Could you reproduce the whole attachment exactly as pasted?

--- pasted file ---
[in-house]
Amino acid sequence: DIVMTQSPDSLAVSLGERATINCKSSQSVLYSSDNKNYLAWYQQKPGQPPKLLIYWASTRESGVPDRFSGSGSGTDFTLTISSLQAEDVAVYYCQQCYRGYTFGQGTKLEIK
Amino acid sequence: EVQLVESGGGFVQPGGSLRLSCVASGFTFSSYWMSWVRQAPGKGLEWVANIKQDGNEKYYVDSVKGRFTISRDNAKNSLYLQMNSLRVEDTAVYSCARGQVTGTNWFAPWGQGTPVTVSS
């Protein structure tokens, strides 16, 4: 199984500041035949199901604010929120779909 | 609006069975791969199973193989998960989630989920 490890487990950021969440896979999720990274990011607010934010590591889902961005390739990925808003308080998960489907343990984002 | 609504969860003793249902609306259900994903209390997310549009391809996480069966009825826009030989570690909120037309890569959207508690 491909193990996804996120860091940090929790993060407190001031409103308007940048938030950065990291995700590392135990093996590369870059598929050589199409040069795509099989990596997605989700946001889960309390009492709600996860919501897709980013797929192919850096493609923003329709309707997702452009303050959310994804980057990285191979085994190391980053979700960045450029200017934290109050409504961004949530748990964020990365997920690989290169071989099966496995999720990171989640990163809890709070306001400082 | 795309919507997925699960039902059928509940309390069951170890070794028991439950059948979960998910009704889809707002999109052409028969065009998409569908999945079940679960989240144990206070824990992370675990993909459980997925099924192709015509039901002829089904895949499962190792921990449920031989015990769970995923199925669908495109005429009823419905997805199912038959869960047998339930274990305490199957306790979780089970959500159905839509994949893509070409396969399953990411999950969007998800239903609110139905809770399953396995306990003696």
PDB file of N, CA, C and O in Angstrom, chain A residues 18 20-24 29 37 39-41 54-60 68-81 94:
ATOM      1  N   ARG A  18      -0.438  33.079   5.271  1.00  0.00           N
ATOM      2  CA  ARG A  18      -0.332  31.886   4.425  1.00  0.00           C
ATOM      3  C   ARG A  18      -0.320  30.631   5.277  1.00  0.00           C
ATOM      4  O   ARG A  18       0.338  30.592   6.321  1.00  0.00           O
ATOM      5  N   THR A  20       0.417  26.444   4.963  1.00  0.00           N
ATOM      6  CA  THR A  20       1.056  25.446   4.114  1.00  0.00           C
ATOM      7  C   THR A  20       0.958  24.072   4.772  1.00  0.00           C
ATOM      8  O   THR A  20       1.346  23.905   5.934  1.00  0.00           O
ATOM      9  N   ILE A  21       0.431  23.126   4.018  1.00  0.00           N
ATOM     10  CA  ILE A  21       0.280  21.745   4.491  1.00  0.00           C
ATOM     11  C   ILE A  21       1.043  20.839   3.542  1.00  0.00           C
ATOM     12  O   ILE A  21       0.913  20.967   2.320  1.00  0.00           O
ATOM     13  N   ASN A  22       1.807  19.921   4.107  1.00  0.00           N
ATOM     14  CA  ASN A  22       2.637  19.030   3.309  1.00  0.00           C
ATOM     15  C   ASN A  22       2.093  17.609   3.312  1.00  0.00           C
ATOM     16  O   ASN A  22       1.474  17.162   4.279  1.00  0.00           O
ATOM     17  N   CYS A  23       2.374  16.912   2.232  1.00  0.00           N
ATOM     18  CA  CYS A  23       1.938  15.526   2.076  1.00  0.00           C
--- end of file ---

[in-house]
Amino acid sequence: DIVMTQSPDSLAVSLGERATINCKSSQSVLYSSDNKNYLAWYQQKPGQPPKLLIYWASTRESGVPDRFSGSGSGTDFTLTISSLQAEDVAVYYCQQCYRGYTFGQGTKLEIK
Amino acid sequence: EVQLVESGGGFVQPGGSLRLSCVASGFTFSSYWMSWVRQAPGKGLEWVANIKQDGNEKYYVDSVKGRFTISRDNAKNSLYLQMNSLRVEDTAVYSCARGQVTGTNWFAPWGQGTPVTVSS
């Protein structure tokens, strides 16, 4: 199984500041035949199901604010929120779909 | 609006069975791969199973193989998960989630989920 490890487990950021969440896979999720990274990011607010934010590591889902961005390739990925808003308080998960489907343990984002 | 609504969860003793249902609306259900994903209390997310549009391809996480069966009825826009030989570690909120037309890569959207508690 491909193990996804996120860091940090929790993060407190001031409103308007940048938030950065990291995700590392135990093996590369870059598929050589199409040069795509099989990596997605989700946001889960309390009492709600996860919501897709980013797929192919850096493609923003329709309707997702452009303050959310994804980057990285191979085994190391980053979700960045450029200017934290109050409504961004949530748990964020990365997920690989290169071989099966496995999720990171989640990163809890709070306001400082 | 795309919507997925699960039902059928509940309390069951170890070794028991439950059948979960998910009704889809707002999109052409028969065009998409569908999945079940679960989240144990206070824990992370675990993909459980997925099924192709015509039901002829089904895949499962190792921990449920031989015990769970995923199925669908495109005429009823419905997805199912038959869960047998339930274990305490199957306790979780089970959500159905839509994949893509070409396969399953990411999950969007998800239903609110139905809770399953396995306990003696």
PDB file of N, CA, C and O in Angstrom, chain A residues 18 20-24 29 37 39-41 54-60 68-81 94:
ATOM      1  N   ARG A  18      -0.438  33.079   5.271  1.00  0.00           N
ATOM      2  CA  ARG A  18      -0.332  31.886   4.425  1.00  0.00           C
ATOM      3  C   ARG A  18      -0.320  30.631   5.277  1.00  0.00           C
ATOM      4  O   ARG A  18       0.338  30.592   6.321  1.00  0.00           O
ATOM      5  N   THR A  20       0.417  26.444   4.963  1.00  0.00           N
ATOM      6  CA  THR A  20       1.056  25.446   4.114  1.00  0.00           C
ATOM      7  C   THR A  20       0.958  24.072   4.772  1.00  0.00           C
ATOM      8  O   THR A  20       1.346  23.905   5.934  1.00  0.00           O
ATOM      9  N   ILE A  21       0.431  23.126   4.018  1.00  0.00           N
ATOM     10  CA  ILE A  21       0.280  21.745   4.491  1.00  0.00           C
ATOM     11  C   ILE A  21       1.043  20.839   3.542  1.00  0.00           C
ATOM     12  O   ILE A  21       0.913  20.967   2.320  1.00  0.00           O
ATOM     13  N   ASN A  22       1.807  19.921   4.107  1.00  0.00           N
ATOM     14  CA  ASN A  22       2.637  19.030   3.309  1.00  0.00           C
ATOM     15  C   ASN A  22       2.093  17.609   3.312  1.00  0.00           C
ATOM     16  O   ASN A  22       1.474  17.162   4.279  1.00  0.00           O
ATOM     17  N   CYS A  23       2.374  16.912   2.232  1.00  0.00           N
ATOM     18  CA  CYS A  23       1.938  15.526   2.076  1.00  0.00           C